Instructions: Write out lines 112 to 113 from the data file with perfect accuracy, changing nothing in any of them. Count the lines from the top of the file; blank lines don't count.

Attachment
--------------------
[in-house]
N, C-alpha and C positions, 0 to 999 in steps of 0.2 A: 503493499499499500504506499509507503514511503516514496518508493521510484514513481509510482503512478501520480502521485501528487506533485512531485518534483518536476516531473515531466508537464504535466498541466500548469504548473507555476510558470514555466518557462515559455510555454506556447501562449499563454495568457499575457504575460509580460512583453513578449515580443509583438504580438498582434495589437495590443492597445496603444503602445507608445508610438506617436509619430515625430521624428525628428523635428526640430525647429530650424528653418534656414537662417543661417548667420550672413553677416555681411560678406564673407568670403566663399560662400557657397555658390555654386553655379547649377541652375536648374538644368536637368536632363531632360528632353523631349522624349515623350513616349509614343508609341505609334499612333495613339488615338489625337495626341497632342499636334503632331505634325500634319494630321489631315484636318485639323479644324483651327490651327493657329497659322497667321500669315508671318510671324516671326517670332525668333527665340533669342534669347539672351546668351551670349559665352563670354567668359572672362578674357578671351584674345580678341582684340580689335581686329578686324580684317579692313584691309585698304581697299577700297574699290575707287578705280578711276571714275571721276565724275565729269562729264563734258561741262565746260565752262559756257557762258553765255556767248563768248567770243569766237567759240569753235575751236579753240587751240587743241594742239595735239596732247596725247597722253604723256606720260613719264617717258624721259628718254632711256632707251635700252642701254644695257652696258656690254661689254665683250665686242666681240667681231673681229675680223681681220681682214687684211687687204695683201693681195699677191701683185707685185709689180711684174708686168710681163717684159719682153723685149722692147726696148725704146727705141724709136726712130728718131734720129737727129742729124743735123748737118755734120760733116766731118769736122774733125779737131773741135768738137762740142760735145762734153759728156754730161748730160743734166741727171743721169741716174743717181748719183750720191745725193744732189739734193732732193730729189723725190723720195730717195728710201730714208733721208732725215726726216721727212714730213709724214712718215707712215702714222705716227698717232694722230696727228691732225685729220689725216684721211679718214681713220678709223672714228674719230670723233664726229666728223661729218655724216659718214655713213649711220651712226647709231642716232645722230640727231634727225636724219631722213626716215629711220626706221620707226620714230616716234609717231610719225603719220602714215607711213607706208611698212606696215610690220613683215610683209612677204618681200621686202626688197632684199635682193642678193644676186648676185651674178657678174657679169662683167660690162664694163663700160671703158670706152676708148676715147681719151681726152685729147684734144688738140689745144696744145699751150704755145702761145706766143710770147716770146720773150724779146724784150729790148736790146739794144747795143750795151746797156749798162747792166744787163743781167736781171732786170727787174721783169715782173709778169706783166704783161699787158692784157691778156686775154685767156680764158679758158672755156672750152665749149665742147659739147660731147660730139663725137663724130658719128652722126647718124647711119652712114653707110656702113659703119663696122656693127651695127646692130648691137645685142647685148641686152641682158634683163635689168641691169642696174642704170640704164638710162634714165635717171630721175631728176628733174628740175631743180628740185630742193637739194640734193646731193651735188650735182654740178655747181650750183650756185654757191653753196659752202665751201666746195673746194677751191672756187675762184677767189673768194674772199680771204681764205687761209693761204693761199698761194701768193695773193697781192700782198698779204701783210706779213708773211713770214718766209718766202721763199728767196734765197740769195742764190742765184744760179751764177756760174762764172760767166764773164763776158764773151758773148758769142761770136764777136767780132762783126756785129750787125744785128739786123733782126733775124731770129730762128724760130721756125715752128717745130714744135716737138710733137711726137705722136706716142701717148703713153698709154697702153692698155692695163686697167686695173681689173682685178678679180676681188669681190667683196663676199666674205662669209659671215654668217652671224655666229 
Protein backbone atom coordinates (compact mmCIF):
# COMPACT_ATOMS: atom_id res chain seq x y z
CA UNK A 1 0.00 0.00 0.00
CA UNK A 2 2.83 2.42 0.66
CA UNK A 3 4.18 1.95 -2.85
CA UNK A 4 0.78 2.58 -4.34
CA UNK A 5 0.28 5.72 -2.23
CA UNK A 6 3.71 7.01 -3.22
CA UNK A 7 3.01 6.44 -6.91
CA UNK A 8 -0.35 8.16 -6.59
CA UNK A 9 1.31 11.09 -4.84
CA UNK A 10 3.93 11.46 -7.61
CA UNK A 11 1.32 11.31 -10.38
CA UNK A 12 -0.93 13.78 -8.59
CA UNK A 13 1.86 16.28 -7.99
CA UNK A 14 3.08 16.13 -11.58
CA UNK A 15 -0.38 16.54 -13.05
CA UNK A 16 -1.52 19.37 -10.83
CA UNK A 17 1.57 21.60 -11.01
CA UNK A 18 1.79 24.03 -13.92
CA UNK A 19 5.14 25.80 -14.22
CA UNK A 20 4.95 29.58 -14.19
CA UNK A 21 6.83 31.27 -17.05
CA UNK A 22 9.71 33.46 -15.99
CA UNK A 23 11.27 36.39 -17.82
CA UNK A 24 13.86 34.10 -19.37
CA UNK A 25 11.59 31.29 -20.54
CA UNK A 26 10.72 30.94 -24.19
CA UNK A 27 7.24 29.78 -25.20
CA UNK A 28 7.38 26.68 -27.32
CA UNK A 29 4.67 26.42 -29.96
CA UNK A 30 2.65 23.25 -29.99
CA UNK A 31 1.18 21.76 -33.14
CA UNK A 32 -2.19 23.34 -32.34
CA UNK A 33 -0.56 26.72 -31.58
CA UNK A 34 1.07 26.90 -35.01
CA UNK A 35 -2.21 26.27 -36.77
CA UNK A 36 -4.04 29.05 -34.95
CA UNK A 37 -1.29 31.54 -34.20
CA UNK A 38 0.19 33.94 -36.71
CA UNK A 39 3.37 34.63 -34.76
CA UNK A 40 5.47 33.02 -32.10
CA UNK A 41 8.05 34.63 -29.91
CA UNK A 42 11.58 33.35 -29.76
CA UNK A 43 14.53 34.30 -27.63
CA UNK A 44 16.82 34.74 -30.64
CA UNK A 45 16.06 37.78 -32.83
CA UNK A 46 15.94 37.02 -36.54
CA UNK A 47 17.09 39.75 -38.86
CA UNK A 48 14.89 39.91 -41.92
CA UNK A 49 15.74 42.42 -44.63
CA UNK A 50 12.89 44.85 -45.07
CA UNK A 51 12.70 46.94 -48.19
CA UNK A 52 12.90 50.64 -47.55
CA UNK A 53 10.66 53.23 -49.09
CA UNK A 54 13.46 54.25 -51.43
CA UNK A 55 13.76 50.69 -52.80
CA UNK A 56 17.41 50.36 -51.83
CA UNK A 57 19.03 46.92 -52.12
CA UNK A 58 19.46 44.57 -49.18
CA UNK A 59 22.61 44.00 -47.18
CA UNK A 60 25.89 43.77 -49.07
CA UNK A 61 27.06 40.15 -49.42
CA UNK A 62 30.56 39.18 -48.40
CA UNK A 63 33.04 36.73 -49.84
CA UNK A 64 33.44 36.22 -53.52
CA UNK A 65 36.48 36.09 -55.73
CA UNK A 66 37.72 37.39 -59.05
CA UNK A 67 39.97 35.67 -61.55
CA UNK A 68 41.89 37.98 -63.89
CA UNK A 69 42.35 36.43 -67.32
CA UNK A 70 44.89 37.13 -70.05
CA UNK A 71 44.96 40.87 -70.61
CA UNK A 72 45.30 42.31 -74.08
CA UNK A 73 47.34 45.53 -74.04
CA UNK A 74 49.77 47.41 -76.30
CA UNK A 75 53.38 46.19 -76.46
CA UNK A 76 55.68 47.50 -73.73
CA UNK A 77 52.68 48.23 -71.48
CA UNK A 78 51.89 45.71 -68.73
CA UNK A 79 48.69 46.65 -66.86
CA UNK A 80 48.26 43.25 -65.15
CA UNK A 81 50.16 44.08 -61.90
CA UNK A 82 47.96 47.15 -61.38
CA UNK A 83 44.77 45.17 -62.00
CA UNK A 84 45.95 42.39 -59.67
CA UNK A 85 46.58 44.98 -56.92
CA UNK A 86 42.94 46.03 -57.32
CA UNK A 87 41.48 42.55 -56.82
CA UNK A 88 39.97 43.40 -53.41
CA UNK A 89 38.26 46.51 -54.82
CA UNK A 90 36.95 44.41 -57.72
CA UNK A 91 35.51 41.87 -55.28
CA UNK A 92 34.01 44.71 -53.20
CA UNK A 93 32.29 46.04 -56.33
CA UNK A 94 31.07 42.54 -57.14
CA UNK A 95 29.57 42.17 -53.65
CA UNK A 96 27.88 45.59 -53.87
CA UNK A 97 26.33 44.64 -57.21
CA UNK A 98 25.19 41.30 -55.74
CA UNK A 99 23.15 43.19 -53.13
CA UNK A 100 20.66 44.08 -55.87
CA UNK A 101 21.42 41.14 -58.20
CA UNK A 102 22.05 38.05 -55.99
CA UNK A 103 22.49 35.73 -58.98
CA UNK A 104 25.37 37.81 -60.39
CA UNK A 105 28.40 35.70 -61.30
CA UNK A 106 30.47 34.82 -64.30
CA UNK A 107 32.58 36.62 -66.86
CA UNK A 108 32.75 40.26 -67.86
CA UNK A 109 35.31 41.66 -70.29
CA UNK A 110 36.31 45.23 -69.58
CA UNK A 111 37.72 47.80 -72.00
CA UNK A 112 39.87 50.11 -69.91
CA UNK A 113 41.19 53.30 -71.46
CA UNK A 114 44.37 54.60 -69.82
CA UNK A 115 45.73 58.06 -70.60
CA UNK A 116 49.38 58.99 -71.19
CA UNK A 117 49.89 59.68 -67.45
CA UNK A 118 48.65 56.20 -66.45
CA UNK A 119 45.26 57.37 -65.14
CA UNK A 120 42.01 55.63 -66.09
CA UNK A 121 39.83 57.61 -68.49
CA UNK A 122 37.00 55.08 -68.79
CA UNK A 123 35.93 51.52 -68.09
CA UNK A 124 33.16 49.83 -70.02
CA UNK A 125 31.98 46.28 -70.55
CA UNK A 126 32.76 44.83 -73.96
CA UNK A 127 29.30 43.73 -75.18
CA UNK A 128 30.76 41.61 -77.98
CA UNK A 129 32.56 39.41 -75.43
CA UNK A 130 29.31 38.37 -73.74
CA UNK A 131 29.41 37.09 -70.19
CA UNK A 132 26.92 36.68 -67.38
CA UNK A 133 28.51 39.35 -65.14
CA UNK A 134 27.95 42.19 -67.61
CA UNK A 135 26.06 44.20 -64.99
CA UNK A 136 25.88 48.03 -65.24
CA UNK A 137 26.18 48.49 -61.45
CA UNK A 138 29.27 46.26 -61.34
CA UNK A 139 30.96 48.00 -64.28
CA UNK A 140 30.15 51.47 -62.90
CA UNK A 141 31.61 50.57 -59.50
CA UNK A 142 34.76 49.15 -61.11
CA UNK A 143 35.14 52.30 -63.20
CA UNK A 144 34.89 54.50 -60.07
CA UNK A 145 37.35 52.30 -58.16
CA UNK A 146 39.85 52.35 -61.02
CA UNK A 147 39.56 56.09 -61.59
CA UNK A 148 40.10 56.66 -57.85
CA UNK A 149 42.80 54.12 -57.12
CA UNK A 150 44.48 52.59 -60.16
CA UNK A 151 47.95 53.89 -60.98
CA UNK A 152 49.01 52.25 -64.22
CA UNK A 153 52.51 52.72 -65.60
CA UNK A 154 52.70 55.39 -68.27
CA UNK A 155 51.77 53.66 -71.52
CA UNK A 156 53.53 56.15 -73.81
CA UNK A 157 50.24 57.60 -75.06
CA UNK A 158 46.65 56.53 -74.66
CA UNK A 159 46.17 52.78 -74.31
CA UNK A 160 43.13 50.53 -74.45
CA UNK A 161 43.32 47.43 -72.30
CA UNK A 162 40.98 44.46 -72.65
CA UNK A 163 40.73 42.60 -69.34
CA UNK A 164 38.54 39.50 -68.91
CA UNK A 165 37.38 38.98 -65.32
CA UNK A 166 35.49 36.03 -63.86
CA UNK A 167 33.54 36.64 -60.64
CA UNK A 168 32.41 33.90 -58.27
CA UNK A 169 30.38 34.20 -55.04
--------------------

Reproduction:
CA UNK A 108 32.75 40.26 -67.86
CA UNK A 109 35.31 41.66 -70.29